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HOW 3D TECHNOLOGY REALLY WORKS :

Posted 06 September 2010 | News & Blog   

Plasma LCD N Parts of Houston, tells you how 3D technology really works. Is it right for you? We decided that its NOT the best.
LCD PLASMA LED TV lead the industry on retail purchase, even though 3D is very new to the scene, we do not see it competing with the big boys of entertainment.

HOW IT WORKS

To “see” in 3D, a slightly different image must be delivered to each eye. This is traditionally done with special glasses. To your brain, these ever-so-similar overlapping images create the illusion of depth.
Anaglyph images and glasses are the most basic way to deliver a 3D effect. Chances are everyone has seen the red and blue glasses made popular during earlier attempts at a 3D revival.

These work by filtering an image composed of two almost identical superimposed color layers. Anaglyph technology is still used today and will work with any TV or projector. However, it provides the poorest 3D image quality.
Many of today’s cinematic 3D experiences are delivered via polarizing systems. These send the projector’s light through polarizing filters that force the light waves to oscillate in two different directions, one intended for the left eye, the other for the right. A special polarization preserving screen is required.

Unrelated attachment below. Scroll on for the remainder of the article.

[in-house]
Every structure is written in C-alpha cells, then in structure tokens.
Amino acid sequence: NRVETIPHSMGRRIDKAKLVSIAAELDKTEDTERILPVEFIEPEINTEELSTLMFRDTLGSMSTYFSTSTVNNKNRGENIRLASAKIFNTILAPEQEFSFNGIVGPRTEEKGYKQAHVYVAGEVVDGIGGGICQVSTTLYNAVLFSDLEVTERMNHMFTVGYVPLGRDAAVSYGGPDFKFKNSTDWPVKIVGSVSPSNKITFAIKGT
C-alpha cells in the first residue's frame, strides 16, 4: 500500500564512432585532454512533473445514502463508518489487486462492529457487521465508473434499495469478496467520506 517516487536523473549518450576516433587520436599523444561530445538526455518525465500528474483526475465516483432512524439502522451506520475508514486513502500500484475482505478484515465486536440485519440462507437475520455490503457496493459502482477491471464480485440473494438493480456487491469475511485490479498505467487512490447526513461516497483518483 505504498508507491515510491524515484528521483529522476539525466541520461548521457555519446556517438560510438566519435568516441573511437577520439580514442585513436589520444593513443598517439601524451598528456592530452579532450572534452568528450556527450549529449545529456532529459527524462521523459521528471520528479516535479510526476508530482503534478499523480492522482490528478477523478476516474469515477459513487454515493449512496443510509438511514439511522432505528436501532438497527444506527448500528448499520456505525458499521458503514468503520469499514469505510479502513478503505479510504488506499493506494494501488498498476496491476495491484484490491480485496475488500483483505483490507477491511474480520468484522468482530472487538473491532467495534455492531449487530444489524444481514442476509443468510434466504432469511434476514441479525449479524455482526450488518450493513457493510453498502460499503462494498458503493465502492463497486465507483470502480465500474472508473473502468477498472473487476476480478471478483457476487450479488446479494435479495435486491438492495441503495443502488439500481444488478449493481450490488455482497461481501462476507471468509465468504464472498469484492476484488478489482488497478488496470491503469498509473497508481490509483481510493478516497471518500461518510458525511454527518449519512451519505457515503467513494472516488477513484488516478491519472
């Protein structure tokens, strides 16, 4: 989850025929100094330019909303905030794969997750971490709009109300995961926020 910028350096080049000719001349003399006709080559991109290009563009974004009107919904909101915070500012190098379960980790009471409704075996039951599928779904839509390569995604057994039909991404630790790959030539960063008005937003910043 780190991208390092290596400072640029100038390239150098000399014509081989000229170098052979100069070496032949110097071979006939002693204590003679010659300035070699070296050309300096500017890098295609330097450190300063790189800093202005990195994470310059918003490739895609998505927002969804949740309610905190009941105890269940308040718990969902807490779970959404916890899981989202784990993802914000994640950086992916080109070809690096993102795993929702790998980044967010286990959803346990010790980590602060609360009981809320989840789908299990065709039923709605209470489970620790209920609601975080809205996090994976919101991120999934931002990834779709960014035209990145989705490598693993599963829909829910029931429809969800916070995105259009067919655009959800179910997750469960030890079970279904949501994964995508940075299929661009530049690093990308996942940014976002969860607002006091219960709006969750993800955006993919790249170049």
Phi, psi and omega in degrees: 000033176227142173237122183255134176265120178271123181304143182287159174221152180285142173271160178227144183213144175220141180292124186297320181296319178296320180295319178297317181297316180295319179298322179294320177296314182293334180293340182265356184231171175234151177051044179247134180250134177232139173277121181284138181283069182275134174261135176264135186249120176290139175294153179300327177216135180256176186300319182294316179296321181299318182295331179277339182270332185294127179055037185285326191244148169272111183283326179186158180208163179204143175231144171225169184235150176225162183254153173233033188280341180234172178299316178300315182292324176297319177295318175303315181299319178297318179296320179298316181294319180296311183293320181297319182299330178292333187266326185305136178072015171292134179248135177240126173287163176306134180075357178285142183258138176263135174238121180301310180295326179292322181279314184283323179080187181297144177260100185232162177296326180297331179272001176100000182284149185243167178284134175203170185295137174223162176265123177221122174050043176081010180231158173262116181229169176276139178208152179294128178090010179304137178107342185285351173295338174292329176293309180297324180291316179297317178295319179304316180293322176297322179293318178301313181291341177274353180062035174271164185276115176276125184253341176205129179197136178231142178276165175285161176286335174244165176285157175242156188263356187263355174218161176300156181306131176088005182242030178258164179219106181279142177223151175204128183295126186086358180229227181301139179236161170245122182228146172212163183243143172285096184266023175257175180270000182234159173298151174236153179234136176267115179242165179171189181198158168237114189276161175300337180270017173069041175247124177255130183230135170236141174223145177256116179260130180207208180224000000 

Filters on the glasses allow the lenses to passively pick up the light (read: image) meant for each eye. The brain combines the two images and tada! 3D.
Color is improved and cross-talk (when one eye picks up an image meant for the other) is virtually eliminated with the polarizing method compared to anaglyph. However, the image’s brightness is greatly reduced since each eye only picks up half the light from the screen. Some theaters use two separately polarized projectors to compensate for this.
All the 3D-ready projectors available in the commercial and residential market today use active shutter glasses to deliver the third dimension. WE expect this will be the standard for all 3D DLP projectors in the future.
In this setup, the image on the screen alternates rapidly between scenes intended for each eye. The glasses respond by opening and closing the corresponding lens. (When the right-eye image is on the screen, the glasses shut the lens of the left eye.)
Active shutter glasses are more expensive than those required for the other technologies. Currently, they run at about $99 and may not work on all manufacturers’ displays. However, Xpand recently released universal shutter glasses. As more competitors enter the market, we expect the cost of active shutter glasses to drop soon.
With active shutter glasses, cross-talk is nearly impossible. However, the image is significantly dimmer than its 2D counterpart.
So far, all 3D DLP projectors use the DLPLink protocol to sync the glasses and the screen. We predict this setup, in which a white light is beamed from the projector to the screen to the glasses, will become the standard for 3D projection.

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